TCP_NIO2: single selector slows down writes and reads

This transport used to have a single selector, processing both writes and reads in the same thread. Writes are not expensive, but reads can be, as de-serialization adds up.
We now have a reader thread for every NioConnection which processes reads (using work stealing) separate from the selector thread. When idle for some time, the reader thread terminates and a new thread is created on subsequent data available to be read.
UPerf (4 nodes) showed a perf increase from 15'000 msgs/sec/node to 24'000. TCP_NIO2's speed is now roughly the same as TCP.

Headers: collapse 2 arrays into 1

A Message had a Headers instance which had an array for header IDs and another one for the actual headers. These 2 arrays were collapsed into a single array and Headers is not a separate class anymore, but the array is managed directly inside Message.
This reduces the memory needed for a message by ca 22 bytes!

RpcDispatcher: removal of unneeded field in a request

The request-id was carried in both the Request (UnicastRequest or MulticastRequest) and the header, which is duplicate and a waste. Removed from Request and also removed rsp_expected from the header, total savings ca. 9 bytes per RPC.

Switched back from DatagramSocket to MulticastSocket for sending of IP multicasts

This caused some issues in MacOS based systems: when the routing table was not setup correctly, multicasting would not work (nodes wouldn't find each other).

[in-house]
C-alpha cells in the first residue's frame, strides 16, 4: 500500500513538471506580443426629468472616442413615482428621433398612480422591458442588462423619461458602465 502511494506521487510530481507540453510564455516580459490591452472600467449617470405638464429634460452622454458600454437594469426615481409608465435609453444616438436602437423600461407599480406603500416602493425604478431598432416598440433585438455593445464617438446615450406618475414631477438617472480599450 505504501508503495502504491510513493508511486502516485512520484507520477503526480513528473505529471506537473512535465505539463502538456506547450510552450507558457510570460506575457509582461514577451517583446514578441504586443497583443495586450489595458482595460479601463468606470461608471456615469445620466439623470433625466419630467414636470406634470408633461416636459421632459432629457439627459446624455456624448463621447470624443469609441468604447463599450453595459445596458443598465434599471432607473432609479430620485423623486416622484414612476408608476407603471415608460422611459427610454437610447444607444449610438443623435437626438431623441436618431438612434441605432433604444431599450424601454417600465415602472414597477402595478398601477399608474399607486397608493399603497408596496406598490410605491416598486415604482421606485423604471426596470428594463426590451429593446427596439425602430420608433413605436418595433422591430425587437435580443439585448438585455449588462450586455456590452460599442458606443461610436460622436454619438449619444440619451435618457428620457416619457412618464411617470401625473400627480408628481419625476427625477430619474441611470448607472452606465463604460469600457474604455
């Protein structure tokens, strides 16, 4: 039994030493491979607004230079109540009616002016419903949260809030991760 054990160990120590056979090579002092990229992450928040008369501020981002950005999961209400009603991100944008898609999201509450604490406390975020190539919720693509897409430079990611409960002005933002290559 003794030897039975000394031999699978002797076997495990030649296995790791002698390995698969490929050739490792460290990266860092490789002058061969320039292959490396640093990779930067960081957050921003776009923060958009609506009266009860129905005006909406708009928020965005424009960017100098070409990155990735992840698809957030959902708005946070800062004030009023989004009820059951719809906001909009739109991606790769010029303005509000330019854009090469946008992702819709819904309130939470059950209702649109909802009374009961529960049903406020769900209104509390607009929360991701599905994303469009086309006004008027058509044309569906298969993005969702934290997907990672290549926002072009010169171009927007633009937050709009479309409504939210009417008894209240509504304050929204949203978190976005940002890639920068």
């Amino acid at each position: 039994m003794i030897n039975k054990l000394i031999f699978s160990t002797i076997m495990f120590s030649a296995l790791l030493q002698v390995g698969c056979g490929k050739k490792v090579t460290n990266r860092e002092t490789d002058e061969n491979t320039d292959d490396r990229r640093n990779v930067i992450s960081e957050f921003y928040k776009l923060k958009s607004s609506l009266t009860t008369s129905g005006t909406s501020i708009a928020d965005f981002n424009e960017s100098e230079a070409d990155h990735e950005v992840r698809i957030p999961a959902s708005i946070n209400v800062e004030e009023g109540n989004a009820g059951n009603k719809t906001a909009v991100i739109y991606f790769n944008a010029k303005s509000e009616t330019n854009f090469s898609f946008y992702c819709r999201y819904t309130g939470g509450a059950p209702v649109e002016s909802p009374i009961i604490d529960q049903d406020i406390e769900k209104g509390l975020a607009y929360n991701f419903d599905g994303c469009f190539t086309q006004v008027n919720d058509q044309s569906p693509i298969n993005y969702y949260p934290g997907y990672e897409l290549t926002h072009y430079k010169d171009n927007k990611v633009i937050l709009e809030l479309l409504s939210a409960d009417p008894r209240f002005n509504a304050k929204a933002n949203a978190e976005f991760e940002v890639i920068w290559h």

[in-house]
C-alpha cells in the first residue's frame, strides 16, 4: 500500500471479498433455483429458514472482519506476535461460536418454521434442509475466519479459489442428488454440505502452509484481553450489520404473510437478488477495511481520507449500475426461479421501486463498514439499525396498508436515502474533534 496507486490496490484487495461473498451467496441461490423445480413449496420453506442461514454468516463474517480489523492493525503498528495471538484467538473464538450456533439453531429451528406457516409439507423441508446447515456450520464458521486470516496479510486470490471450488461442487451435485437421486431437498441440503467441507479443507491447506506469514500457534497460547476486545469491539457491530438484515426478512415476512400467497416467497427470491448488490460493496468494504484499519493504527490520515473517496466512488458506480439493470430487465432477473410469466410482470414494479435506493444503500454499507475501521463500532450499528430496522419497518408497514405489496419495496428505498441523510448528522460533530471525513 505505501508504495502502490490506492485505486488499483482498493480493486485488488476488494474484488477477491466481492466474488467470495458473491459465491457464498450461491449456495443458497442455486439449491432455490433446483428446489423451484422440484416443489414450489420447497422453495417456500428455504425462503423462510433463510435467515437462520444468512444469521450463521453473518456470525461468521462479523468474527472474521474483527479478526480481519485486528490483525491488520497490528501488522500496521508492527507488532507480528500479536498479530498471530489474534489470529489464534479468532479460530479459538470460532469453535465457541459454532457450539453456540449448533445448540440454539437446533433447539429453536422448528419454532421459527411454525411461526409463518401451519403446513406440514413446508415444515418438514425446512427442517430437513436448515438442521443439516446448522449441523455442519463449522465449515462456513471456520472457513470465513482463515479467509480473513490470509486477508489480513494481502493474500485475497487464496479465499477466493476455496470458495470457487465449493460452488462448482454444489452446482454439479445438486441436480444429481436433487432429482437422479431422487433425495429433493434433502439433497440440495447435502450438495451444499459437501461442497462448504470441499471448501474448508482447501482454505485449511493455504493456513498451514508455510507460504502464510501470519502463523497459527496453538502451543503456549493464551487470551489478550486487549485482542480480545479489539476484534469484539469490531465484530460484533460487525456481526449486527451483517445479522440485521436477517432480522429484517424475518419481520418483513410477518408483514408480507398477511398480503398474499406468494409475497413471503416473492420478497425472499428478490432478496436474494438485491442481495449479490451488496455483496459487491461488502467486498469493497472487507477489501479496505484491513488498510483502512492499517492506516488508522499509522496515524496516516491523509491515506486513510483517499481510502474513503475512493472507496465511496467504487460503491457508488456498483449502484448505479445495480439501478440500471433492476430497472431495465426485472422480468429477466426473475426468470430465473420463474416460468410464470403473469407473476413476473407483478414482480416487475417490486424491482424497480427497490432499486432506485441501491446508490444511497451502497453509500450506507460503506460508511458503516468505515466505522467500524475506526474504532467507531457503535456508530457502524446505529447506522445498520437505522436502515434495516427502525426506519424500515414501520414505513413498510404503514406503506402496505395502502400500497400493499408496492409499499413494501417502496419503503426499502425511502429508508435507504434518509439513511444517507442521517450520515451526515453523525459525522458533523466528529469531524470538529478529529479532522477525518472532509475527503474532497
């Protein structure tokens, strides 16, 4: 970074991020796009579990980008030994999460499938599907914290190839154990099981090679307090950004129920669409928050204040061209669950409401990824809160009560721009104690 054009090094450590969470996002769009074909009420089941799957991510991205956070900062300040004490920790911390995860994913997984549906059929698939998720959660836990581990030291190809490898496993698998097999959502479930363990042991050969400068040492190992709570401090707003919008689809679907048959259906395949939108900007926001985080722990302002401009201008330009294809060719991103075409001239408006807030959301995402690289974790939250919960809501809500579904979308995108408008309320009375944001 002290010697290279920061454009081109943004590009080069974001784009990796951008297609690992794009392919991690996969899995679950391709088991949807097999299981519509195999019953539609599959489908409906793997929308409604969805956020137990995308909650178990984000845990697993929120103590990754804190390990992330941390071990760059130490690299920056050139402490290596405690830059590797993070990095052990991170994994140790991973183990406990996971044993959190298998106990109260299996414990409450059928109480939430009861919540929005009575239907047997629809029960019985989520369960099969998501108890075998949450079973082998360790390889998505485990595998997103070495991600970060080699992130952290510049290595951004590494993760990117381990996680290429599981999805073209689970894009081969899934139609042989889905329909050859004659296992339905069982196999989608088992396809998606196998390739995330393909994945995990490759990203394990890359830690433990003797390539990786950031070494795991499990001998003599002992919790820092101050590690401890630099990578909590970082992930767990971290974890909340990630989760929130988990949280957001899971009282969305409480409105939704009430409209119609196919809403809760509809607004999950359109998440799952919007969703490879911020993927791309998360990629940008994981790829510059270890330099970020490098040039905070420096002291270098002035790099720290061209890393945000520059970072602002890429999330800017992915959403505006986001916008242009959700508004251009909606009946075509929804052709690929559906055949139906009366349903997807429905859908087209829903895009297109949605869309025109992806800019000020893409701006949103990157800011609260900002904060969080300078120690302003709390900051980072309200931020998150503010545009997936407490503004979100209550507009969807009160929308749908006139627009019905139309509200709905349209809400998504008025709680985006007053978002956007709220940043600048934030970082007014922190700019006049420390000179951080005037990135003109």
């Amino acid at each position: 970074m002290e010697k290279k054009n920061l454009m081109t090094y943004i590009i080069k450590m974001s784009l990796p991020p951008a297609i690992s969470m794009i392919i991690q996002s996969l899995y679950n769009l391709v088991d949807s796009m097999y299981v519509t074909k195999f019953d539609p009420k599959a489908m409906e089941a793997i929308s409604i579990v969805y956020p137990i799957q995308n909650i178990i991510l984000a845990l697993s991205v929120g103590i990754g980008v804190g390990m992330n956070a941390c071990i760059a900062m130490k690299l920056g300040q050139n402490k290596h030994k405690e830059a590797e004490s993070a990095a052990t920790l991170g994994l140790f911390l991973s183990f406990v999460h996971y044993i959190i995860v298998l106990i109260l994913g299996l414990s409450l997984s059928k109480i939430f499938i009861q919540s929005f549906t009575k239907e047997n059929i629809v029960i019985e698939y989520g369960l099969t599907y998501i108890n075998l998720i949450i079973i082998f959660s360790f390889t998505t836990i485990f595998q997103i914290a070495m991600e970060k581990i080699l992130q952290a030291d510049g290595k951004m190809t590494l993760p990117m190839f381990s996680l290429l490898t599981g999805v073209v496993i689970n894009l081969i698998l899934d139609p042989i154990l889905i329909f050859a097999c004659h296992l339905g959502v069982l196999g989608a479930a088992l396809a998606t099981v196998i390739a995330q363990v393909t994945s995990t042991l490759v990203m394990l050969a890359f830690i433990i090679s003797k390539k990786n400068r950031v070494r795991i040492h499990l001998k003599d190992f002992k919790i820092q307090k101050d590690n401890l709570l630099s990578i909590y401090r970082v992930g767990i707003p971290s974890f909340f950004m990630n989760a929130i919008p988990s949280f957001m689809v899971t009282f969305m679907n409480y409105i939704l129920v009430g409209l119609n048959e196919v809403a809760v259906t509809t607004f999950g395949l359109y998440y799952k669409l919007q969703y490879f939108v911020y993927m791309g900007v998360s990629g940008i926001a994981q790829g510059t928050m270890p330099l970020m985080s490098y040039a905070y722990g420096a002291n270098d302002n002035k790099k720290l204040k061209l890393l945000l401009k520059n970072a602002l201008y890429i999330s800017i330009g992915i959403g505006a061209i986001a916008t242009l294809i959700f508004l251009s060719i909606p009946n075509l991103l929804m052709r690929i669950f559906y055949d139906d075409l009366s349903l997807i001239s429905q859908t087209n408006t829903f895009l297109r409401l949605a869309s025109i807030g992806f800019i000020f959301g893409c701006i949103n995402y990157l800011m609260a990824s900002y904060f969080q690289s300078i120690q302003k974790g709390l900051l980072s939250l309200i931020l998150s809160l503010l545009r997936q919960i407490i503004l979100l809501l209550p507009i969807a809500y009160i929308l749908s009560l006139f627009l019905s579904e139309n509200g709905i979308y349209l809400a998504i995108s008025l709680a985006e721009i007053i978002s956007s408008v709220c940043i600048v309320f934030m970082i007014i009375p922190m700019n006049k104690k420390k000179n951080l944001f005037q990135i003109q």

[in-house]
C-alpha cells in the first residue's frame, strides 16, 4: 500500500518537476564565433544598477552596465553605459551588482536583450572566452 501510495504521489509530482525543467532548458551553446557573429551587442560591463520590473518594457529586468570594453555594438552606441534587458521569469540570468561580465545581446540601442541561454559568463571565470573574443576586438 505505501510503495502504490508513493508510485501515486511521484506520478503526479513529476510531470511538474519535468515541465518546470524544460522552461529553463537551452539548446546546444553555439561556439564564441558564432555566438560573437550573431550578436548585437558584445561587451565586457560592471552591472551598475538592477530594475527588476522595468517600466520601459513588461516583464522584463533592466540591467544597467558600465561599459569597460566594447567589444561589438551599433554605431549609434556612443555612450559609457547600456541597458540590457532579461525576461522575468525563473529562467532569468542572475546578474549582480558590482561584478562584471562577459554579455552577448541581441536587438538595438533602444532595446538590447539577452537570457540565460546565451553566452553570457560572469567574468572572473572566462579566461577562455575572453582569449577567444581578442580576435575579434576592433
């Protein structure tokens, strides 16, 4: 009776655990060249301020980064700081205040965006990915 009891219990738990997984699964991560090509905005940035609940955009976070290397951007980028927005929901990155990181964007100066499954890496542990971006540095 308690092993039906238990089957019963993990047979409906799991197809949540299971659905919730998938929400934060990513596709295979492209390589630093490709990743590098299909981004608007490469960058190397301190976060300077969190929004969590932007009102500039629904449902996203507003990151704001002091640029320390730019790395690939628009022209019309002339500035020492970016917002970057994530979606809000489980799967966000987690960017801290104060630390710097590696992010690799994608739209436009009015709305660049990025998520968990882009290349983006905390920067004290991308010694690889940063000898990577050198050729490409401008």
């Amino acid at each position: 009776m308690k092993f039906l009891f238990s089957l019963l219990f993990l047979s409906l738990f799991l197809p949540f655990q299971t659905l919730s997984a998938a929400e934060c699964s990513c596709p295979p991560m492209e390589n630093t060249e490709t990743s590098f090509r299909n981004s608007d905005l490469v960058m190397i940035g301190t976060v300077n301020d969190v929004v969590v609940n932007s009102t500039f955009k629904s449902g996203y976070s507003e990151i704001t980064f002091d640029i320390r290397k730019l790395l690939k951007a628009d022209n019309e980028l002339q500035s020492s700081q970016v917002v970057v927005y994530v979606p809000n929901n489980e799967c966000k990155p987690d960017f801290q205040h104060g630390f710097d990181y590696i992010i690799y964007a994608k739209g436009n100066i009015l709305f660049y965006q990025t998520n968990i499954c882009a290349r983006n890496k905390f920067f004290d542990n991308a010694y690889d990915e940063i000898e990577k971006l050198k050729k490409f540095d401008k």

Also, on Windows, IPv6 wouldn't work: https://github.com/belaban/JGroups/wiki/FAQ.

Make the default number of headers in a message configurable

The default was 3 (changed to 4 now) and if we had more headers, then the headers array needed to be resized (unneeded memory allocation).

Message bundling

When the threshold of the send queue was exceeded, the bundler thread would send messages one-by-one, leading to bad performance.

TransferQueueBundler: switch to array from linked list for queue

Less memory allocation overhead.

Bug fixes

SASL now handles merges correctly


FRAG2: message corruption when thread pools are disabled


Discovery leaks responses



The manual is at http://www.jgroups.org/manual/index.html.

The complete list of features and bug fixes can be found at http://jira.jboss.com/jira/browse/JGRP.

Tuesday, November 03, 2015

Talk at Berlin JUG Nov 19

For those of you living in Berlin, mark your calendars: there's an event [1] held by the JUG Berlin-Brandenburg Nov 19 on
  • JGroups (yours truly)
  • New features of Infinispan 8 (Galder Zamarreno)
  • Infinispan (Tristan Tarrant) and
  • Wildfly clustering (Paul Ferraro)
Free food and beverages will be provided, and - because we're having our clustering team meeting the same week - most clustering devs will be present to mingle with after the talks... :-)

Hope to see many of you there !

[1] http://www.jug-berlin-brandenburg.de/

Wednesday, September 09, 2015

JGroups 3.6.6.Final released

I don't like releasing a week after I released 3.6.5, but the Infinispan team found 2 critical bugs in TCP_NIO2:
  • Messages would get corrupted as they were sent asynchronously and yet the buffer was reused and modified while the send was in transit (JGRP-1961)